I watched “Moms’ Night Out” a few nights ago, and immediately decided I wanted to write a review of it. I had been waiting awhile to see it, because I am too cheap to go see a movie when it’s in theaters. Just kidding; truth is, I don’t have the time to go see a movie when it’s in theaters – thereby showing the need for my own “moms night out.” But I digress …
Maybe I responded to this movie because the main character is a “mommy blogger” like many of us. She has a blog that she randomly posts to, and very few readers. I can relate. She also has 3 kids under the age of (I am guessing here) 6 years old, and an obsession with cleaning – to this I cannot relate. I have two daughters, one 22 and one 11, and a house that is rarely THAT clean, although I do try.
But again … back to the review.
The main premise of the movie revolves around the main mom character and two of her mom friends, all very different types of moms in different maternal situations, who go on a night out that goes horribly awry.
Husbands are left at home to manage the kids – and we all know the clichés about inept dads who, when faced with their own small progeny, can’t manage a coherent thought. Thankfully, this movie doesn’t go there. Or at least if it does, doesn’t linger there for long. The men in this movie are not portrayed as clueless fathers who have no idea about childcare. OK, maybe just one dad. But really that’s all. And they are not portrayed as blustering, macho fools who have no concept of what their wives do all day, every day, to take care of home and family … and then come to a sudden revelation of their wife’s worth and sacrifice at the end of the movie. No, these guys are pretty clued in from the beginning. So it’s nice that we don’t have to wade through the tired “clueless dad” clichés.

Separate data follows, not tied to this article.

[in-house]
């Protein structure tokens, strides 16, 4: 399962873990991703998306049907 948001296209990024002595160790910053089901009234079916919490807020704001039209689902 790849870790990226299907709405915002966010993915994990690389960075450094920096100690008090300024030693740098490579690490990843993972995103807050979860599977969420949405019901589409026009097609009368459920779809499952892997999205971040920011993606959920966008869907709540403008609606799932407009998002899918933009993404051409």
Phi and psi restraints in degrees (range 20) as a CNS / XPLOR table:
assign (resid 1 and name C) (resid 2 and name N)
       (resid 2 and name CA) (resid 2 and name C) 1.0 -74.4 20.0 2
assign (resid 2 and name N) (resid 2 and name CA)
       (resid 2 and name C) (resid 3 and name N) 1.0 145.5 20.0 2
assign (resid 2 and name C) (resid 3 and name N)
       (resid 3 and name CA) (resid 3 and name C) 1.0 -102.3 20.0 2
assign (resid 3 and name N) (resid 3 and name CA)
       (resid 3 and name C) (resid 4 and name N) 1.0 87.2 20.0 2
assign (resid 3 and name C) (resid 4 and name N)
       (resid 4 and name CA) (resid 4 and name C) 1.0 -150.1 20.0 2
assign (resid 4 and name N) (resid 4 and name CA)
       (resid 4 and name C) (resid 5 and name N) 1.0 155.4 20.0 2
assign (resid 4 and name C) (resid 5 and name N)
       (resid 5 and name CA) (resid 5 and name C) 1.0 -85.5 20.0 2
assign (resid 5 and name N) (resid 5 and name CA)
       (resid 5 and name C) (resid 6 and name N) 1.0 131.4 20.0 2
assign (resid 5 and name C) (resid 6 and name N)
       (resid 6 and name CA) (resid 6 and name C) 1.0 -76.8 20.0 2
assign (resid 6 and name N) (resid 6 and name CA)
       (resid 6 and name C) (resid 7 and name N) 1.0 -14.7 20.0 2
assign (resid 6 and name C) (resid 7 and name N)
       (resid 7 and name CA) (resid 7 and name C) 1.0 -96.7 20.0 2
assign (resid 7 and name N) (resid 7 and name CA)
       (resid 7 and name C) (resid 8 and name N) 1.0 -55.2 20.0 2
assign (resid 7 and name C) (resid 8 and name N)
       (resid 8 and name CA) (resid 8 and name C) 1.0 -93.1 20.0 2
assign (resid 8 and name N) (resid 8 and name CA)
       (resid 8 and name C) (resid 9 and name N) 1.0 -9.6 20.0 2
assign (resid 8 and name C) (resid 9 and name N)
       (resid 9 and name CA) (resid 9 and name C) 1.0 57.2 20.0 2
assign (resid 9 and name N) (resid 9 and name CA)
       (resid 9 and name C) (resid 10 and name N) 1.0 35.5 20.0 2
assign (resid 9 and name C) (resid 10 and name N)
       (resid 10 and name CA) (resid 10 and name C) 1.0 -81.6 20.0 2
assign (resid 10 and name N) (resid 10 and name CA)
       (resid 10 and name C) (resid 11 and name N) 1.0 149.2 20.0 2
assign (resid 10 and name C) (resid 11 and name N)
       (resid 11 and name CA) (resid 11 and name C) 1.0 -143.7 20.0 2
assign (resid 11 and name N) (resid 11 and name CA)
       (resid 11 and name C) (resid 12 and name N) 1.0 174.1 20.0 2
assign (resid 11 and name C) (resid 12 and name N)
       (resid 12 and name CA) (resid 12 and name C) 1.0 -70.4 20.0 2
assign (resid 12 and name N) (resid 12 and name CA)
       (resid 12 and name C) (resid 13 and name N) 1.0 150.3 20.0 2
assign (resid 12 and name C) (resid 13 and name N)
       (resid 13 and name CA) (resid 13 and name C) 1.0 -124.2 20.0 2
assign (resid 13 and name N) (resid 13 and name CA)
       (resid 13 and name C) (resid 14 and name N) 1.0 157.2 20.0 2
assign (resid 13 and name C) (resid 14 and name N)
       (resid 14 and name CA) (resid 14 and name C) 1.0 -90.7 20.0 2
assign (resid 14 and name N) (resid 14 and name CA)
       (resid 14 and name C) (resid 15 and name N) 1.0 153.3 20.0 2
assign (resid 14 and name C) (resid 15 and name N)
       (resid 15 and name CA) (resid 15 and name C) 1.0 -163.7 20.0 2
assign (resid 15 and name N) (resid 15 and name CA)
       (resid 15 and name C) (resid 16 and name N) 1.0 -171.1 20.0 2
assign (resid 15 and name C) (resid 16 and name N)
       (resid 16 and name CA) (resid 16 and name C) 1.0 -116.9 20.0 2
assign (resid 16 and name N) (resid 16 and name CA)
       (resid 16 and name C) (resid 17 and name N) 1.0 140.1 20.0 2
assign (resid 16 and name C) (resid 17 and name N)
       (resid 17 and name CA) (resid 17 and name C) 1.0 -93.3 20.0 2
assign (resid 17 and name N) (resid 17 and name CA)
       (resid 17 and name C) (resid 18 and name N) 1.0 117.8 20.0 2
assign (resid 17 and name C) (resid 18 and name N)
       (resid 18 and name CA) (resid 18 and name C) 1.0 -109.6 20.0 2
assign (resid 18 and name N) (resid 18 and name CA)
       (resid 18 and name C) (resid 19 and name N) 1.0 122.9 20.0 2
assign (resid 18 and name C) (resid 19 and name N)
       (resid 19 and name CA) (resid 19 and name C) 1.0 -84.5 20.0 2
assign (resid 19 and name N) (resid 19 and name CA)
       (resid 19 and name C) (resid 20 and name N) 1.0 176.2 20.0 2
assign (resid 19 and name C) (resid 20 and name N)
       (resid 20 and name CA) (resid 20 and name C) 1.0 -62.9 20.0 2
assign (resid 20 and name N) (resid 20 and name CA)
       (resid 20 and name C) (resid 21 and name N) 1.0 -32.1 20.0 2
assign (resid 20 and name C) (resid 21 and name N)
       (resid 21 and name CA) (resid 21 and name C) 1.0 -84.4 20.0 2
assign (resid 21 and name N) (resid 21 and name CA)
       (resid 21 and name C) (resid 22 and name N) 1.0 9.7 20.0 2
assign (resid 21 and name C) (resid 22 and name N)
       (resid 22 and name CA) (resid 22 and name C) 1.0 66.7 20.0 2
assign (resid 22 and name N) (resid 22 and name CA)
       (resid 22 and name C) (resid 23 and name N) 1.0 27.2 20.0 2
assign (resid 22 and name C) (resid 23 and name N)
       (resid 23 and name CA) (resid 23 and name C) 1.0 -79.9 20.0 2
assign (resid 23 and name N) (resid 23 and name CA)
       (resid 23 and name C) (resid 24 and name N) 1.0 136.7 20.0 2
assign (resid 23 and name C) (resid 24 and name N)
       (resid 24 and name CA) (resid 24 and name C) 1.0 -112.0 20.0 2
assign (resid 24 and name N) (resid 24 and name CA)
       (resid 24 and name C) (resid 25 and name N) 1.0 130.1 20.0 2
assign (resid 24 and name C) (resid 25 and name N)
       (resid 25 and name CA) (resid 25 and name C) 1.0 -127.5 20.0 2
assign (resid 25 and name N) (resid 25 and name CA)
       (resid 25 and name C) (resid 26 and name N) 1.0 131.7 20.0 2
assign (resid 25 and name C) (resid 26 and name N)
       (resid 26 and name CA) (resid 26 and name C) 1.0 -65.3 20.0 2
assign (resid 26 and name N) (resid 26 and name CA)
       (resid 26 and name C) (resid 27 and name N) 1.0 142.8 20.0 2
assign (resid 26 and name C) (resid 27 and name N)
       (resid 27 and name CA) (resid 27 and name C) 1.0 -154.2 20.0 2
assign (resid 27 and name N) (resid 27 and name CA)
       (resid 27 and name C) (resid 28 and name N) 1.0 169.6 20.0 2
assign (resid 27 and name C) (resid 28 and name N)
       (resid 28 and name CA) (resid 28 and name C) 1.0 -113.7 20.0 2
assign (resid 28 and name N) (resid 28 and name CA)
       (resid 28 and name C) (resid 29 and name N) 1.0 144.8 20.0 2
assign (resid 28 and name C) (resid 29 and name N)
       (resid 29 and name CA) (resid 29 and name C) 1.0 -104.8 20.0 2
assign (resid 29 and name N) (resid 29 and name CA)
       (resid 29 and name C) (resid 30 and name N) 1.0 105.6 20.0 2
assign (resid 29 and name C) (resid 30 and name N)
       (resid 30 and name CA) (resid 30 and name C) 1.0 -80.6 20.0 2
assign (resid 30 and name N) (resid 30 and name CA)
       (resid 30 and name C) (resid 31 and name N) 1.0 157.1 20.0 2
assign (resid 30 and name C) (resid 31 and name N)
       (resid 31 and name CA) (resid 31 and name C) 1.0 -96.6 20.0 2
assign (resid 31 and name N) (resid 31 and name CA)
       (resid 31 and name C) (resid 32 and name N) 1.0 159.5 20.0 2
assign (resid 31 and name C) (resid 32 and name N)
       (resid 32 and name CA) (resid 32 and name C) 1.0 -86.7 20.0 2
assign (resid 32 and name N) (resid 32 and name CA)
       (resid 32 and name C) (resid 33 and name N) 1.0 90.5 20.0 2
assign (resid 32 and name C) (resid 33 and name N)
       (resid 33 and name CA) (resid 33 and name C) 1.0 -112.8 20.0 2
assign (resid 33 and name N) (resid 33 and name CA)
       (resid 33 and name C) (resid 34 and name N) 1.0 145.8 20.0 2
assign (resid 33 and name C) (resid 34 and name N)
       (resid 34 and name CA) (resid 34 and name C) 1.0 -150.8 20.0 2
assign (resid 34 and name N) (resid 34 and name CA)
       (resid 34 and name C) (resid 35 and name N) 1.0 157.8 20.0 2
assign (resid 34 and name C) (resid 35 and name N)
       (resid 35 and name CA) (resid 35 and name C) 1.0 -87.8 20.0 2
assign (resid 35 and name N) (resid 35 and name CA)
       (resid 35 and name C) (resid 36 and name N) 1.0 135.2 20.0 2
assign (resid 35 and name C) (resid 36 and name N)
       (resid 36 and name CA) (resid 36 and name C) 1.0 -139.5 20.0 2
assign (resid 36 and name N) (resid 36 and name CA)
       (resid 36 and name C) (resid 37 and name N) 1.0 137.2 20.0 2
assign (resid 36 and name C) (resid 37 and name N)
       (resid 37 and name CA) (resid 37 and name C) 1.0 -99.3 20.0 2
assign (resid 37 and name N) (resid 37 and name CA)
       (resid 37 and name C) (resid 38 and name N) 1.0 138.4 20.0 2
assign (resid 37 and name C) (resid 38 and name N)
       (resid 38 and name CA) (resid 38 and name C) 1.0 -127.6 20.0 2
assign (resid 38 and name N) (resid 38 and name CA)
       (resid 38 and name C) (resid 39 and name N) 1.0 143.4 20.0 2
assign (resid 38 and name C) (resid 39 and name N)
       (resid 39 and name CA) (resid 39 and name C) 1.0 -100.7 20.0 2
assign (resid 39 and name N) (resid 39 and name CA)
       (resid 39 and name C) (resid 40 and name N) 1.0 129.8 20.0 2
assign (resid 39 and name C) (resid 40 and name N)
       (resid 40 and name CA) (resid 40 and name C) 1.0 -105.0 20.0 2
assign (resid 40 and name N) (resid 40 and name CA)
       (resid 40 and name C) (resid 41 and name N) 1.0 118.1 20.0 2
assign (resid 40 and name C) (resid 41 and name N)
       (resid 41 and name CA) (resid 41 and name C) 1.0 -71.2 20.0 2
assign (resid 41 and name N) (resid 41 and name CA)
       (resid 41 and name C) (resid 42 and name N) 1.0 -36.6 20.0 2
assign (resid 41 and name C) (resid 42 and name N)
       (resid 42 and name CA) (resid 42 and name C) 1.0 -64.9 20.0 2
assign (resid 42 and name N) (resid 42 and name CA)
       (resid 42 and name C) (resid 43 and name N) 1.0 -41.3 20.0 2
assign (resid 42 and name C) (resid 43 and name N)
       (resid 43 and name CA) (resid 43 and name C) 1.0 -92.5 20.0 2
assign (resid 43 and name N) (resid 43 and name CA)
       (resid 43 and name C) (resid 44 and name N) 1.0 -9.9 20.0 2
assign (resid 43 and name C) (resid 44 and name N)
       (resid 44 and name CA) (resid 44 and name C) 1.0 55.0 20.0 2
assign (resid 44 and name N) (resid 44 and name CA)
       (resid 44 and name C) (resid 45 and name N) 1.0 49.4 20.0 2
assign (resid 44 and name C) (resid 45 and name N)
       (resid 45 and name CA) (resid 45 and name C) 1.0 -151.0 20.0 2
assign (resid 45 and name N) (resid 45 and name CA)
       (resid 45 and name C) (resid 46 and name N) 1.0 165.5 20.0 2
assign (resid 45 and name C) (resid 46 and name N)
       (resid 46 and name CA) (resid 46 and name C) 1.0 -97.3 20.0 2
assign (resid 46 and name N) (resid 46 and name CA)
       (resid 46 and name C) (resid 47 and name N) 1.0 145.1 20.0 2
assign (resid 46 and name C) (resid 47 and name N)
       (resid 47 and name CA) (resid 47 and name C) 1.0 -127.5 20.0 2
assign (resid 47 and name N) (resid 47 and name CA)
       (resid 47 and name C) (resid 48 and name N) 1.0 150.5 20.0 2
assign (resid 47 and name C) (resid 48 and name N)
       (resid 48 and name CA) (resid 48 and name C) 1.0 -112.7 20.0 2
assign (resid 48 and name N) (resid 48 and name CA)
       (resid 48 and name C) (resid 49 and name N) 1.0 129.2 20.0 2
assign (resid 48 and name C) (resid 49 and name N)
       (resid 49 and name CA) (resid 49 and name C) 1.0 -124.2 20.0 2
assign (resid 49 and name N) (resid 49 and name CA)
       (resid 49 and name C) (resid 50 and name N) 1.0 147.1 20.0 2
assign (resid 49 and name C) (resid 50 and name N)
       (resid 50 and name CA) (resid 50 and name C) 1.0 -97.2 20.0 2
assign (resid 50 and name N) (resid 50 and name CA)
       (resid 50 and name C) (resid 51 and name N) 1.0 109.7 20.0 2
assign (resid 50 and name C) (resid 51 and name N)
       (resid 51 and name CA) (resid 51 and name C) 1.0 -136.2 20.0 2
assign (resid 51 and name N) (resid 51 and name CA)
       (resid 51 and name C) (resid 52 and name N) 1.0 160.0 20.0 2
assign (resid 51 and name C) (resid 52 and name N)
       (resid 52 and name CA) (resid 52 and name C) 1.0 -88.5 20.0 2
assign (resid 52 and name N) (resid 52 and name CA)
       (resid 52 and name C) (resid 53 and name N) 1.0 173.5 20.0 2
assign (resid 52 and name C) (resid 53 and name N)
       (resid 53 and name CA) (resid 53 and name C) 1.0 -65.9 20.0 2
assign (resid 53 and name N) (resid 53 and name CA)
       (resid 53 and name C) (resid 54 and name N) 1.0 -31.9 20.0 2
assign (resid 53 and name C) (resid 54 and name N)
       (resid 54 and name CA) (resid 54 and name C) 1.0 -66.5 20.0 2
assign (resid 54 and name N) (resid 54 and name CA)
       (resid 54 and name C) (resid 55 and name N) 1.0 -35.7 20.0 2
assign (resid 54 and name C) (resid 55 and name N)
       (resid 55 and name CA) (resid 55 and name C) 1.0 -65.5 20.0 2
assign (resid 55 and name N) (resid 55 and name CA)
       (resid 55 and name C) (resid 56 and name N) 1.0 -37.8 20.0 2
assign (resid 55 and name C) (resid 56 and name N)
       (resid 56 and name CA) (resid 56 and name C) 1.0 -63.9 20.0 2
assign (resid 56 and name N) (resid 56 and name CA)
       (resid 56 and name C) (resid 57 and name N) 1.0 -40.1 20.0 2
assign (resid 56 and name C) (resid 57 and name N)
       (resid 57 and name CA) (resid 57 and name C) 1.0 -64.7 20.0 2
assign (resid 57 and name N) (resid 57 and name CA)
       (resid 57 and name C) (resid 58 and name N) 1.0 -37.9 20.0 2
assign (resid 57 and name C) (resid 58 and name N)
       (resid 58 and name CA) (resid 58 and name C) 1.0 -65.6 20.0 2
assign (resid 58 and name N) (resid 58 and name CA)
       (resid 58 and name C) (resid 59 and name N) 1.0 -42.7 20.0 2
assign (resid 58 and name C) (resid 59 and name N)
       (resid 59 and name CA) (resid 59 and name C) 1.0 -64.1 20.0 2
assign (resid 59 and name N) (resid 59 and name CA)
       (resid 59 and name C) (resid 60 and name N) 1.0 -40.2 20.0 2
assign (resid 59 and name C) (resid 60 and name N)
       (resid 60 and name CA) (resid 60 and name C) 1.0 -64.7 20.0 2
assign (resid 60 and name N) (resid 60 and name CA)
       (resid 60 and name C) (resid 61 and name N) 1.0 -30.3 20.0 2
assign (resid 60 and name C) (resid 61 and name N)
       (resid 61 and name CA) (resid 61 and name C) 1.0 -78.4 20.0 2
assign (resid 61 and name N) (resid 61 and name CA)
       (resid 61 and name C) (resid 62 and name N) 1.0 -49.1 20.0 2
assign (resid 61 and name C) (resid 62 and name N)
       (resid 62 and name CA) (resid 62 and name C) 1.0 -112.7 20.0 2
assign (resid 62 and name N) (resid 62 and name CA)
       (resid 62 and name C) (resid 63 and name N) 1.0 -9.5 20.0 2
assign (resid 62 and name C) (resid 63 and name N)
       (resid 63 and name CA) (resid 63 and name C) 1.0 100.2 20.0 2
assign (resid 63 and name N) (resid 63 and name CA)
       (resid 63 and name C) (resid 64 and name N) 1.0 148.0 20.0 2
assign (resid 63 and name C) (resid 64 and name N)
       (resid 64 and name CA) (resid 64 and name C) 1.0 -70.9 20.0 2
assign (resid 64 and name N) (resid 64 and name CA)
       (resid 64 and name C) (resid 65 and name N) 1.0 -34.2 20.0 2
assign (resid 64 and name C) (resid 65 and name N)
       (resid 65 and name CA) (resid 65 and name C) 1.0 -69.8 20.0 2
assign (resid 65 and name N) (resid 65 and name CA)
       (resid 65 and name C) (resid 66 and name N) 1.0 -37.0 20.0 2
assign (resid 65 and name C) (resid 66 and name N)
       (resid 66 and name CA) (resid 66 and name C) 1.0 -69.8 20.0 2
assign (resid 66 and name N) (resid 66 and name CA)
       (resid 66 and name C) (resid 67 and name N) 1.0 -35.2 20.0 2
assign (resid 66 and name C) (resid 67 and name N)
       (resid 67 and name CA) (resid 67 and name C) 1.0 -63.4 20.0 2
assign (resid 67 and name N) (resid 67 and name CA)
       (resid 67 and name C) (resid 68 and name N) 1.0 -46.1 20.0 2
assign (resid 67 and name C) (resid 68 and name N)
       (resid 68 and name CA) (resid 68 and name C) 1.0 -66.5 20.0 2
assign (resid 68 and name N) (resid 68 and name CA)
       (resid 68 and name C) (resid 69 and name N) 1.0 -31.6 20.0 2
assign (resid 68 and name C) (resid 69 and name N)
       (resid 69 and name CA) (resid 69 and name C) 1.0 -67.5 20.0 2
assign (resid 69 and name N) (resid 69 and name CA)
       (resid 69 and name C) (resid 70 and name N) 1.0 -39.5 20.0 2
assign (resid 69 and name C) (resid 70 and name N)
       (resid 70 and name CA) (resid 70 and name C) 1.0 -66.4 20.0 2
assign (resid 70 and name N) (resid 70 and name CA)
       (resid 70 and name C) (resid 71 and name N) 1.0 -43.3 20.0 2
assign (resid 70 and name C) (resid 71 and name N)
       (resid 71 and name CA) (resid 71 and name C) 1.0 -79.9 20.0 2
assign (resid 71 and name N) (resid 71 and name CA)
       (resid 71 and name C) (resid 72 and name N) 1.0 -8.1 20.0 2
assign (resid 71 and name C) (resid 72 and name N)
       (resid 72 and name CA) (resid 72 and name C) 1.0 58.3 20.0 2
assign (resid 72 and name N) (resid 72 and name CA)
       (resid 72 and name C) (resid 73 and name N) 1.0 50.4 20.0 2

For me the funniest parts of the movie were the “throw away” lines – lines of dialogue that are just thrown in randomly and casually. The funny is understated, and that what makes it funny. You’re not beaten over the head with overt humor; you have to pay attention, and I like that. Just like in life, the humor is all around in this movie.
Don’t get me wrong – I laughed out loud at some parts. Sometimes it was because I could relate to something a character did or said. I recognized a part of myself in them. Sometimes it was just the silliness of a situation that made it funny. Like Trace Atkins as a tough biker, sitting in the reception area of a police station, taking about what he saw recently on Pinterest. Or the flakey, spacey, Afro-wearing male receptionist at the tattoo parlor who asks our three church-going ladies to leave because they are scaring the shop’s biker clientele.
I don’t want to share too much about the plot, because I hate it when someone spoils a movie for me like that. So you will just have to see what I am talking about when you watch the movie yourself.
But the message of the movie really struck home for me. And every movie like this must have a message. The message of not having to live up to someone else’s expectations was one I needed to hear that night. We too often put undue pressure on ourselves to live up to a certain set of standards, and we define our worth by how well we meet those standards. All we need to do is remember who we are, and WHOSE we are. And we can rest in that, and quit trying so hard to impress others – we can give ourselves a little slack. As I said, a good message that I needed to hear.
In case you haven’t seen it yet, here’s a link to the movie on Amazon.com:
As you can probably tell, I recommend it. 🙂